Felix, thanks for sharing my chart with your readers. I agree with Aaron Davies but would go farther. The government is only one factor skewing the cost of education. The colleges themselves, with grants, loan programs and tuition abatements, also contributes to a murky, uneven market.

This contributes to their automatic assumption that they can increase their charges above the inflation rate every single year.

regards, John

That chart shows the “list price” of attending RPI, the cost without merit money or need based financial aid. Such aid is substantial at schools like RPI, and even greater at richer schools like the Ivies. If your family income is under $100K, going to Harvard (and possibly RPI) is still quite affordable. Harvard, in fact, is listed as a “Best Value” in college guides for that reason. The ones who take it on the chin are the lower echelons of the upper middle class, ie., income > $100K, who get little or no aid, and in fact, subsidize the tuition of the students with whom they competed (insanely) for admission. Nice system…

Posted by maynardGkeynes | Report as abusive

For the most part I found this to be an interesting article, but I was surprised to read you say a degree does wonders for a graduate’s lifetime earnings when you wrote an article less than a week ago questioning that very idea. ( 009/09/05/the-value-of-a-college-educati on/)

why the change of heart?

Felix, you seem to be arguing in circles. It simply can’t be the case that graduation rates at Eastern Michigan are low despite the fact that the students are poor, while at the same time graduation rates at the University of Michigan are high because the students are rich, which you seem to suggest. It’s an issue of socioeconomic status, cultural standards and adequate primary education; there’s nothing magical about Ann Arbor over Ypsilanti.

Posted by Michael | Report as abusive

Felix, you have some great comments here; how about a response?

My own comment is:
>> the presence or absence of a campus makes a big difference: students are much more likely to drop out if there isn’t one.
>> if most of your peers are dropping out, you’re more likely to follow suit than if nearly all of them are graduating.

I don’t think you can support these statements, but would appreciate it if you had some evidence here.

Posted by Curmudgeon | Report as abusive

The chart is seriously misleading. It is dividing the cost in 1950 and 1980 by the current median income not the median income in 1950 and 1980.

Thanks to the readers who pointed out the error in the chart. I have fixed it in the original post (link here: 9/09/a-brief-explication-of-the-problem- of-rising-us-college-tuition/). The revised chart, to me anyway, still says that college is radically less affordable than it was in 1980 or 1950–but apparently I got a way better deal in 1980 than I had realized!

regards, John

It’s a “natural” result of growing income disparity in this country. The artificial shortage of those with 4 or 6 year degrees has caused their services to increase in cost faster than the median income. Maybe eventually we’ll have enough people with degrees, so that the wages wouldn’t be so inflated.

Posted by Markus Robinson | Report as abusive

I’m sorry, Felix, just where are you going with this? Or have you moved on? I think there is something relevant here, if you would just, well, comment.

Posted by Curmudgeon | Report as abusive

Here’s a thought: students who transfer to other schools are listed as “dropping out”. When I transferred schools in undergrad, my original school never wrote me asking why I didn’t show up that fall, didn’t ask if I transferred elsewhere, and certainly didn’t follow up several years later to find out if I graduated elsewhere. I bet that a sizable percentage of the “dropouts” are transferees. Here’s a question: how many undergrads transfer into U of M every year, and how many of those come from EMU?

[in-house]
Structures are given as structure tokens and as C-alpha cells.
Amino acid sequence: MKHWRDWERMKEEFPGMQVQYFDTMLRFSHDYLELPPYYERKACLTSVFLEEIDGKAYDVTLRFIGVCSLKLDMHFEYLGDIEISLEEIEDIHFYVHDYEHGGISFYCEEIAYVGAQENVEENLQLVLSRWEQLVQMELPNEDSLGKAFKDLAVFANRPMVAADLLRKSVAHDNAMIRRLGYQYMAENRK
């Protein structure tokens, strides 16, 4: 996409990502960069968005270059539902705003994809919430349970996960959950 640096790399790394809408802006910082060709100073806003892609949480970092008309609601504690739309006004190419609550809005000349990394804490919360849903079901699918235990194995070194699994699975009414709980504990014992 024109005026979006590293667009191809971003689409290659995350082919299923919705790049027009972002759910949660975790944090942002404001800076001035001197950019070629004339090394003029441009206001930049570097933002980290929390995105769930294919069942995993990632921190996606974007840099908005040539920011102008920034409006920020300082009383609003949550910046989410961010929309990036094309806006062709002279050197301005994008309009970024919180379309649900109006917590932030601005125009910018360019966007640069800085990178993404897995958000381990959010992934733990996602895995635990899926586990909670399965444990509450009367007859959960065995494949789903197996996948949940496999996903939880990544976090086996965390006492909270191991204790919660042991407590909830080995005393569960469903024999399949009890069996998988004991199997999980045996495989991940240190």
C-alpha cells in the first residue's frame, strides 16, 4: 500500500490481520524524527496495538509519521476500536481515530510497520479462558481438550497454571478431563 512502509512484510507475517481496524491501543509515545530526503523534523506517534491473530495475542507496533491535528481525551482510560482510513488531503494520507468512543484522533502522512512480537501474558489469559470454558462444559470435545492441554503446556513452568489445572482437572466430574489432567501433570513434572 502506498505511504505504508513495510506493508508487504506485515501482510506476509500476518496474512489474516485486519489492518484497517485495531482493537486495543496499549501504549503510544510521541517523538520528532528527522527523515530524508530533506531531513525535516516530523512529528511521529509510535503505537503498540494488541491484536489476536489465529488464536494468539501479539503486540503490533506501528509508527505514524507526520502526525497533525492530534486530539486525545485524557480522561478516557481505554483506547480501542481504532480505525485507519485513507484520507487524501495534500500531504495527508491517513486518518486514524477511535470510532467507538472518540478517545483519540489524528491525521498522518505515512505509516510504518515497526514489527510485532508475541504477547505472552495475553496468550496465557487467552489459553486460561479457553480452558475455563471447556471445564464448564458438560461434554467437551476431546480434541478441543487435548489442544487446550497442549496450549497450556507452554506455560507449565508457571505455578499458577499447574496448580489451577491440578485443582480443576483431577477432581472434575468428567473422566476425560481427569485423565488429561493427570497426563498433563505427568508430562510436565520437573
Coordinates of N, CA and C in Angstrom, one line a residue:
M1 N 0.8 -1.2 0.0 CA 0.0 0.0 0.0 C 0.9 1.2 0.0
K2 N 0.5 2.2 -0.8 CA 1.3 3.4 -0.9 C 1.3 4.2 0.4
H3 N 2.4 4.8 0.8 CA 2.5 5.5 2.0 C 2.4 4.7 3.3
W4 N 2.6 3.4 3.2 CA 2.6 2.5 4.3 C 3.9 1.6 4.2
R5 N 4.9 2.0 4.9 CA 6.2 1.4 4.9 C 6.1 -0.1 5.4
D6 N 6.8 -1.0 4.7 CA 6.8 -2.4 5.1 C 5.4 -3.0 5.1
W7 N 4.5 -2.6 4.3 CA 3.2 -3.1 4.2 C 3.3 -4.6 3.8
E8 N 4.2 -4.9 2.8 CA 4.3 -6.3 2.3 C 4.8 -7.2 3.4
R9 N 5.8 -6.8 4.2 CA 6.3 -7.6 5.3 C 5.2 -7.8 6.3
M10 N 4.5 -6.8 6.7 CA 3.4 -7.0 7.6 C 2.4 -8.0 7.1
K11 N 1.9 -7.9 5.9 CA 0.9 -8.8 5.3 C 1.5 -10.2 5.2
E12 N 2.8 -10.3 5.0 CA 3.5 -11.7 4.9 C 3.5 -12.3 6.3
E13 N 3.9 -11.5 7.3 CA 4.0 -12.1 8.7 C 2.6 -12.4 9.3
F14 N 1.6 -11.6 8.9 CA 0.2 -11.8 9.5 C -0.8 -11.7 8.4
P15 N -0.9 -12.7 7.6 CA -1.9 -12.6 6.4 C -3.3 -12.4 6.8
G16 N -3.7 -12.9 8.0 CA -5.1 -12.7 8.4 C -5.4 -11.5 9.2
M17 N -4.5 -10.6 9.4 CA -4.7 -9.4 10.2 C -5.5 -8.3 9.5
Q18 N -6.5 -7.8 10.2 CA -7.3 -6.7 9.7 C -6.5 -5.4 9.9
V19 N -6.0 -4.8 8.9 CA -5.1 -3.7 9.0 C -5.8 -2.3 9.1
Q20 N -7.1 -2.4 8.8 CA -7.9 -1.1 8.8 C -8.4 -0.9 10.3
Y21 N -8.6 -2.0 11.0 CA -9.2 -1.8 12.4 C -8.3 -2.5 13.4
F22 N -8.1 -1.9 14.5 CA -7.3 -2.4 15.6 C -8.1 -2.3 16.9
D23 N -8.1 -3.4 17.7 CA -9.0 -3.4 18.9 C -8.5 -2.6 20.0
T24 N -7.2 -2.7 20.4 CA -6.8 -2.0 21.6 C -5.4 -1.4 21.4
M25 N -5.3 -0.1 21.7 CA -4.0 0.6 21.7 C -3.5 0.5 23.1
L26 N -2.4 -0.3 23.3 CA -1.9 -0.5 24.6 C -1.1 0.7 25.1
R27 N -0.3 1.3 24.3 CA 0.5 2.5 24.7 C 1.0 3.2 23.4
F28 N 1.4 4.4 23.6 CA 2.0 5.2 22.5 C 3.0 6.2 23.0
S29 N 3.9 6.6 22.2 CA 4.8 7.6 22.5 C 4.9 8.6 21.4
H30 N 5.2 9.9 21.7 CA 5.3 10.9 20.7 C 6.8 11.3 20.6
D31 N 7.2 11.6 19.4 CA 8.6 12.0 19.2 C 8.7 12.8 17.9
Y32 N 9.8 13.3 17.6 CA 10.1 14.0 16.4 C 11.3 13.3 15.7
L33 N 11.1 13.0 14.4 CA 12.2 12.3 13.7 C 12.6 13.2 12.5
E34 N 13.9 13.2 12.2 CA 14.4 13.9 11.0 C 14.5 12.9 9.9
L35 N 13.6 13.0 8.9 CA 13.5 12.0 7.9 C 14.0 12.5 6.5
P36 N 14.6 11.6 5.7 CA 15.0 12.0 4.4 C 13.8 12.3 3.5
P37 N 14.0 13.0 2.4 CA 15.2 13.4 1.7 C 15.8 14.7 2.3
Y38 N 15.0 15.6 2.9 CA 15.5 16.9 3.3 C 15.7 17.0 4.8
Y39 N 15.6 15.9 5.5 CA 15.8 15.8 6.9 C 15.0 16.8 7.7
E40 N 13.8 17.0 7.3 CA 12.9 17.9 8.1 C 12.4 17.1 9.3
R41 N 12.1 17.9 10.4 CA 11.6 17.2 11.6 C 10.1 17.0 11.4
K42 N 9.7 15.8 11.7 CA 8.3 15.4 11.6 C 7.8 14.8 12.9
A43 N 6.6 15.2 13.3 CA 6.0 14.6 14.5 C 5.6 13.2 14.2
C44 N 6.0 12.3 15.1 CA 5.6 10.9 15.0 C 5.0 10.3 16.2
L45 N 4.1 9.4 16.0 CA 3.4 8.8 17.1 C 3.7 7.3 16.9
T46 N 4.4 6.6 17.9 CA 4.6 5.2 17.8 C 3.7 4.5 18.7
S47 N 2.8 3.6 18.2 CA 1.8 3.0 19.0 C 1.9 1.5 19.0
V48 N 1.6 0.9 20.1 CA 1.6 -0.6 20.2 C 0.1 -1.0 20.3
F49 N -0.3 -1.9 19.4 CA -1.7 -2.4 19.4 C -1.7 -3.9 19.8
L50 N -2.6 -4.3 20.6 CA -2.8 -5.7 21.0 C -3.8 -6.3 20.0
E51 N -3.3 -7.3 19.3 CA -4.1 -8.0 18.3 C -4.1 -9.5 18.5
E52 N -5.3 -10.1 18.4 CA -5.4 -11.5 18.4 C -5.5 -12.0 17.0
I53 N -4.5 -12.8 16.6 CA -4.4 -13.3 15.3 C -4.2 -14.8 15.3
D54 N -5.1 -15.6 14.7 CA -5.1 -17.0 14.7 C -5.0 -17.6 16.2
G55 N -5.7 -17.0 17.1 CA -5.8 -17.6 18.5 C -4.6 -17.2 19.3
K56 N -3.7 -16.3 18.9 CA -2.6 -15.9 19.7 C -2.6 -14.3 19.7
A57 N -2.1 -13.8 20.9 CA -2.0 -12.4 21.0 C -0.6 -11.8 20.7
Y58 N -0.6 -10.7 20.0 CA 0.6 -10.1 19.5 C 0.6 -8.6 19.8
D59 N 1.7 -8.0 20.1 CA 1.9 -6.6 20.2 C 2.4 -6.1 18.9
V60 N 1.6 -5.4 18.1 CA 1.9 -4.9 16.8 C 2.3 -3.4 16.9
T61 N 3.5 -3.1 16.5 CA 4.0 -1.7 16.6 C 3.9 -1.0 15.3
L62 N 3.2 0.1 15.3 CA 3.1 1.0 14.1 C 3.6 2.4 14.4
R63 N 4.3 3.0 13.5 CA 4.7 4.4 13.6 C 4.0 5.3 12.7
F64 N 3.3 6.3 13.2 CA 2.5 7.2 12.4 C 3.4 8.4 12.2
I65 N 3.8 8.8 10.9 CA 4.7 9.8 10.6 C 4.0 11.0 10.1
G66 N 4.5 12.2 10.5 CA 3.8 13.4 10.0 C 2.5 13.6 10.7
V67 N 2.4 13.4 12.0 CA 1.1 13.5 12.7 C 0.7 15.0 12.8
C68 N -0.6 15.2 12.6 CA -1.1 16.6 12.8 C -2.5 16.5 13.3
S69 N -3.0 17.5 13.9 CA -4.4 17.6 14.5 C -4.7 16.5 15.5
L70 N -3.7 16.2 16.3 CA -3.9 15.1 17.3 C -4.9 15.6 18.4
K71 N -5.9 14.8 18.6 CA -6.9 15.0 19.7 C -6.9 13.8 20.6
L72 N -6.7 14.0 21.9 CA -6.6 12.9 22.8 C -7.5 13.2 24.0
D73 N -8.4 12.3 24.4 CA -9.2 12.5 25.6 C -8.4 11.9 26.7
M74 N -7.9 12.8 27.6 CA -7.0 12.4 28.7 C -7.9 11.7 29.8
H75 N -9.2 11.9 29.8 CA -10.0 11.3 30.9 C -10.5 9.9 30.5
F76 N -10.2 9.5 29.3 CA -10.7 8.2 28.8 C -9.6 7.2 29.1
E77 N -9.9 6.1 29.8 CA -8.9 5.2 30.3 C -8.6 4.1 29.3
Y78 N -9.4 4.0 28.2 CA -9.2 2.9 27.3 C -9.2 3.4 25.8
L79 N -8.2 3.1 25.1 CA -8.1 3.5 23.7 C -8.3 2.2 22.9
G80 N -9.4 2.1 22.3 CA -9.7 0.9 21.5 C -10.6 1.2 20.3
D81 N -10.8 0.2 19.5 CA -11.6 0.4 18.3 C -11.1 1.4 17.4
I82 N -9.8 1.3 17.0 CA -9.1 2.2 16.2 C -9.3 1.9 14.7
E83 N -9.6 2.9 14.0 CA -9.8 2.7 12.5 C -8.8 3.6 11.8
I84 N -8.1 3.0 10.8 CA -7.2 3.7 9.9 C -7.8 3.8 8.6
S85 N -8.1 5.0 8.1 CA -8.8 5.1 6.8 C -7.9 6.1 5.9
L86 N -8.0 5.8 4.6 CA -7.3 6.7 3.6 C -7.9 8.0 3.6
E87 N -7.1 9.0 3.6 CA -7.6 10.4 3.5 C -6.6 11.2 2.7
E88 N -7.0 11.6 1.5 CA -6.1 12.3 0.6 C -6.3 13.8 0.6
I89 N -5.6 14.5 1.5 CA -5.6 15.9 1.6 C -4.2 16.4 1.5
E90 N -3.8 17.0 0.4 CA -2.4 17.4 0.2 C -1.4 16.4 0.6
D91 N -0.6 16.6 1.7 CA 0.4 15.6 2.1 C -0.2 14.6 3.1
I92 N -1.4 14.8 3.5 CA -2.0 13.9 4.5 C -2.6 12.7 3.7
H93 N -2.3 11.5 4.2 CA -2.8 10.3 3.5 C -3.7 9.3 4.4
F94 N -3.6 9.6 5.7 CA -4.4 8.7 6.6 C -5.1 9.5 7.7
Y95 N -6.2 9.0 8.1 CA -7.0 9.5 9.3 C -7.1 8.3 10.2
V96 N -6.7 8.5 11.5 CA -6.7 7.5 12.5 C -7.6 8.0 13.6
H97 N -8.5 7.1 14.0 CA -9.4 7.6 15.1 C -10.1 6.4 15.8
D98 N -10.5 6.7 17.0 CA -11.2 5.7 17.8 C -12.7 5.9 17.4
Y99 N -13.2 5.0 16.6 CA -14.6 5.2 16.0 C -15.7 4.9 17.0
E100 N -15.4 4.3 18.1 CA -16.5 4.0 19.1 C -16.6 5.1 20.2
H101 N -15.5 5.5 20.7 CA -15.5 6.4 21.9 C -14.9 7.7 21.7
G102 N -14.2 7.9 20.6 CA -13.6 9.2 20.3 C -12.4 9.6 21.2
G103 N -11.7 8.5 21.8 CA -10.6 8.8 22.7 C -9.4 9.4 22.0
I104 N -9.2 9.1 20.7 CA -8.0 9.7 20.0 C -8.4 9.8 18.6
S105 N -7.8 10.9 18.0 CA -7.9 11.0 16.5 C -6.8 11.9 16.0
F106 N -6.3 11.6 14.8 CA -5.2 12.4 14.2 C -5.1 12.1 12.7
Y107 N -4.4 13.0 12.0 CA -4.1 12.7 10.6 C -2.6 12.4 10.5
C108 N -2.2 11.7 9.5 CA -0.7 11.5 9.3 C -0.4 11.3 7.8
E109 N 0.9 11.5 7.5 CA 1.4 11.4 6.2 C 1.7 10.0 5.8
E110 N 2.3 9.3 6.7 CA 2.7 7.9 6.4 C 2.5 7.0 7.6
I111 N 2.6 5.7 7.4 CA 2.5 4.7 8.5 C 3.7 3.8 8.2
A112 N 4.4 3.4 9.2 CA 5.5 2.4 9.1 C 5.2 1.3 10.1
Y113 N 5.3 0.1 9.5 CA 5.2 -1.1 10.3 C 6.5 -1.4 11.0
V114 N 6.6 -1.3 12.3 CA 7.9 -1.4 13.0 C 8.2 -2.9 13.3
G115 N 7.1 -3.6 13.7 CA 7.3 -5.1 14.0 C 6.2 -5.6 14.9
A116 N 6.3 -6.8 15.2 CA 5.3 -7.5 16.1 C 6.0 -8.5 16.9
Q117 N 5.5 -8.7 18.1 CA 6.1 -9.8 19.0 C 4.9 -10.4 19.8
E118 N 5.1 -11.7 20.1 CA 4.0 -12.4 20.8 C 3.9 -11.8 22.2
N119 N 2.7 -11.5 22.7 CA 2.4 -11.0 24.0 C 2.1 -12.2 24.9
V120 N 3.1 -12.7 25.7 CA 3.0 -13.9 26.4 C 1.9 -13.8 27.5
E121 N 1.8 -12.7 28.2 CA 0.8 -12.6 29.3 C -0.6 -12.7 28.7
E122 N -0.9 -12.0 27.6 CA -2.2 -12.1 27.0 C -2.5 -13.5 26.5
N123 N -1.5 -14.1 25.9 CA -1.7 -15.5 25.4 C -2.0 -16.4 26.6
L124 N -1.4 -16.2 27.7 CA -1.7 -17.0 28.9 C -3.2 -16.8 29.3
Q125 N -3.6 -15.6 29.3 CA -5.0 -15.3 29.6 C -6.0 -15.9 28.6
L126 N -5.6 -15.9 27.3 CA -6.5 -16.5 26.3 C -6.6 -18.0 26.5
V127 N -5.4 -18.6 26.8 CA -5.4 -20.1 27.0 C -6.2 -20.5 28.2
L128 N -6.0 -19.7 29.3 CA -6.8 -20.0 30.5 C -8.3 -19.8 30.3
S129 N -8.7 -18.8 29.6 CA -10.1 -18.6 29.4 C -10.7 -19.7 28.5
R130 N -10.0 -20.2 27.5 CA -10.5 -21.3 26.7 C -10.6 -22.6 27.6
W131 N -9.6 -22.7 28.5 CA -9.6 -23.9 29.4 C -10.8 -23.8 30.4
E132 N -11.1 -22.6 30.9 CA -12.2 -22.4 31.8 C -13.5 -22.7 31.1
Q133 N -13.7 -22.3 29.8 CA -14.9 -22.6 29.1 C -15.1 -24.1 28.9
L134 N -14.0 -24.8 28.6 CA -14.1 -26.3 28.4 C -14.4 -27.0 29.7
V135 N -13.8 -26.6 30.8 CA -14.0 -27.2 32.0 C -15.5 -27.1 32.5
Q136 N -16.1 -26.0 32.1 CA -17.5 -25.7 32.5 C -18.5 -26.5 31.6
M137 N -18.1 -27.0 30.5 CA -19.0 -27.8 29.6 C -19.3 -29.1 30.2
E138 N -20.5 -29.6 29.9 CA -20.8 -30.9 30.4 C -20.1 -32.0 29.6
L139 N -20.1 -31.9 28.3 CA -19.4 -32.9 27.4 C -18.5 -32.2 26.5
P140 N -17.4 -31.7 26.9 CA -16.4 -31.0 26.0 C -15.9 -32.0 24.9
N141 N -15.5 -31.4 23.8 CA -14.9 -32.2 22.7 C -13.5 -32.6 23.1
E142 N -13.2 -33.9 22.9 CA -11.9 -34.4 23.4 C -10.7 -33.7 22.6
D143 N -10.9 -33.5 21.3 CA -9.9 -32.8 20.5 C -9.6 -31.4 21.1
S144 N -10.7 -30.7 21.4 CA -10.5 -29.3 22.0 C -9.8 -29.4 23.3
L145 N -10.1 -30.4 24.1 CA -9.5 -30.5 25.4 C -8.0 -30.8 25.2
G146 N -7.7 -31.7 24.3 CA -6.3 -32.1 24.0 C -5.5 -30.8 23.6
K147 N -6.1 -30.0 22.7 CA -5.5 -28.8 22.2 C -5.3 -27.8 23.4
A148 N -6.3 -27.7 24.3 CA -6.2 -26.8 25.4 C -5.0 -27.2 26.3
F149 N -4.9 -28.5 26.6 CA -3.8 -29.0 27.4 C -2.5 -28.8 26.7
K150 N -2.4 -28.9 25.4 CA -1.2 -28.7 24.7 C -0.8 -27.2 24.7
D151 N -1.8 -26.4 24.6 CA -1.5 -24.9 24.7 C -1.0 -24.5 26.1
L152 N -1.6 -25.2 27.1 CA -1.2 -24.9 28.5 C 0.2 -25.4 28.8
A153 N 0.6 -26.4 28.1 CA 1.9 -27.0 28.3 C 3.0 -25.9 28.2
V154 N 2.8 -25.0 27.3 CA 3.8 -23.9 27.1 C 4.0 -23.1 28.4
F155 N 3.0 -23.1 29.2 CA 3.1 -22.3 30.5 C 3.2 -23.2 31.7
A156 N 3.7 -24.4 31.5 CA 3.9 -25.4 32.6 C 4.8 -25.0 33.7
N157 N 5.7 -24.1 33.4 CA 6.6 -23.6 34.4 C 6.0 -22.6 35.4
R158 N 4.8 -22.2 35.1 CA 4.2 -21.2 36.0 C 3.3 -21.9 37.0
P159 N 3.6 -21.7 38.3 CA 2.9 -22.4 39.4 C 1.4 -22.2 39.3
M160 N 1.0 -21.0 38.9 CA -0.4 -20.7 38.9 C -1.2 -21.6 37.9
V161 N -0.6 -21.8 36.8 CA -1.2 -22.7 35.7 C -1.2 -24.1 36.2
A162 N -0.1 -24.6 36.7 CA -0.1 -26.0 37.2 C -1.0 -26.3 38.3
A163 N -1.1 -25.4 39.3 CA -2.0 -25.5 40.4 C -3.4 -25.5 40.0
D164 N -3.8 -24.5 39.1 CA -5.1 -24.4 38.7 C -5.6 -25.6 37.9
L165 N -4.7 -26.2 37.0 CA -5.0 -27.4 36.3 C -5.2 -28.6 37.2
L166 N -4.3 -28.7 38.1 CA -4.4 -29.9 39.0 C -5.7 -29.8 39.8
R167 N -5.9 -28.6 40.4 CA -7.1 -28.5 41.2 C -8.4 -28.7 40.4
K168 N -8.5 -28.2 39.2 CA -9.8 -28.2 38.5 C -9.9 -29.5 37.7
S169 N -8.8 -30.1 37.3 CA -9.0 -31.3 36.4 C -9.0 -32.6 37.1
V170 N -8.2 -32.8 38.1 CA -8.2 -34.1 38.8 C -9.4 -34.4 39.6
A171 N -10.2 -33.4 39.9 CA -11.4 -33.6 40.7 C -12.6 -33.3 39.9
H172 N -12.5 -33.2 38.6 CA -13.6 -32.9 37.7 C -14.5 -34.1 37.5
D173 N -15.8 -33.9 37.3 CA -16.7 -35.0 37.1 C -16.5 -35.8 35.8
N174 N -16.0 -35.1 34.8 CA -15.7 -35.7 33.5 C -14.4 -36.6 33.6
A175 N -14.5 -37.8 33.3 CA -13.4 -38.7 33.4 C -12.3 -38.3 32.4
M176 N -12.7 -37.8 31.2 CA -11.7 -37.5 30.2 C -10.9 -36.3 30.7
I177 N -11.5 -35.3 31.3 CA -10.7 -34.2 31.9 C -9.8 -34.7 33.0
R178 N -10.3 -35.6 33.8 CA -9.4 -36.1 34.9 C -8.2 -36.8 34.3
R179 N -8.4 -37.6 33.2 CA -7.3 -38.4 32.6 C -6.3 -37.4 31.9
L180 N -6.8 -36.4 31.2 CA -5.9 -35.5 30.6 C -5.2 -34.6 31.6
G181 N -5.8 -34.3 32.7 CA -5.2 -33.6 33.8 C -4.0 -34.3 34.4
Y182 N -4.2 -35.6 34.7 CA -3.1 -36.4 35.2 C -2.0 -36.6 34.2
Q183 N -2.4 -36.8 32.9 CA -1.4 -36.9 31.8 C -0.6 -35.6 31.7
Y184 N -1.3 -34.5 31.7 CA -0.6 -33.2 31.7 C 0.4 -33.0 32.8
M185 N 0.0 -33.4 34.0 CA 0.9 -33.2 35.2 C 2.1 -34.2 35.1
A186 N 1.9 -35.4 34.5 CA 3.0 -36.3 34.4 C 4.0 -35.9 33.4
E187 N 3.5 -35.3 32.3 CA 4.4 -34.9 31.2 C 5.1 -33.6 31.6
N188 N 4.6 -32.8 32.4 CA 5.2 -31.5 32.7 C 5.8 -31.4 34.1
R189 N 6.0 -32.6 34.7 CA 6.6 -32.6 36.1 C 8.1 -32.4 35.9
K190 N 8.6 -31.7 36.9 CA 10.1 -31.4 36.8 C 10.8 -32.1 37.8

Posted by Incentives | Report as abusive

Eastern’s graduation rate is due to a high percentage of non-traditional older students, a high percentage of students who transfer in to EMU and a high percentage of students who must work to support their educations. Comparing the U of M to EMU is a ridiculous comparison.

Posted by Ralph Pasola | Report as abusive

I have to agree with Michael. More selective colleges admit students who in general are more likely to be ready for the academic standards of that college. These colleges have the ability and luxury to filter out students they don’t think will make it through in 4-5 years. Less selective institutions have to deal with a much wider range of preparation. If these institutions conduct remedial classes (as many community colleges do), they know that they will have a low success rate at high cost to the institution. Less selective colleges have a more difficult educational task ahead of them vs. the more selective colleges, which can let its students run on autopilot, so to speak. Why do you think professors at research universities (like UM) have such terrible reputations as teachers?

Tuition is an important factor for a student choosing where to go, and would involve socioeconomic factors very directly. Here’s a comparison of EMU and UM tuition:

EMU, resident tuition, undergraduate: $238.50/credit hour; EMU estimates tuition and fees cost for freshmen as $4188.50.

UM, resident tuition, undergraduate: $805/first credit hour, $449/add’l credit hours; full time enrollment for lower division undergrad (12-18 credit hours) $5735 + 95 in various fees. The total increases by about $700 per term for upper level undergraduates.

Either is expensive, but EMU would be an easier choice for someone without a large pool of financial and social support.

Another factor to consider for students who must work to support their education is to what degree institutions accommodate people who work during the day and/or have to get childcare. Institutions like EMU and community colleges have much more available in those regards than more selective places like UM or the University of Iowa, where I teach. Getting an undergraduate degree at either one of these places would be extremely difficult to do for someone with a full-time job. The undergraduates I have who are returning students leave full-time work when they get to upper division courses, which are scheduled at the convenience of the college and faculty, not the student.

Posted by Rosemary | Report as abusive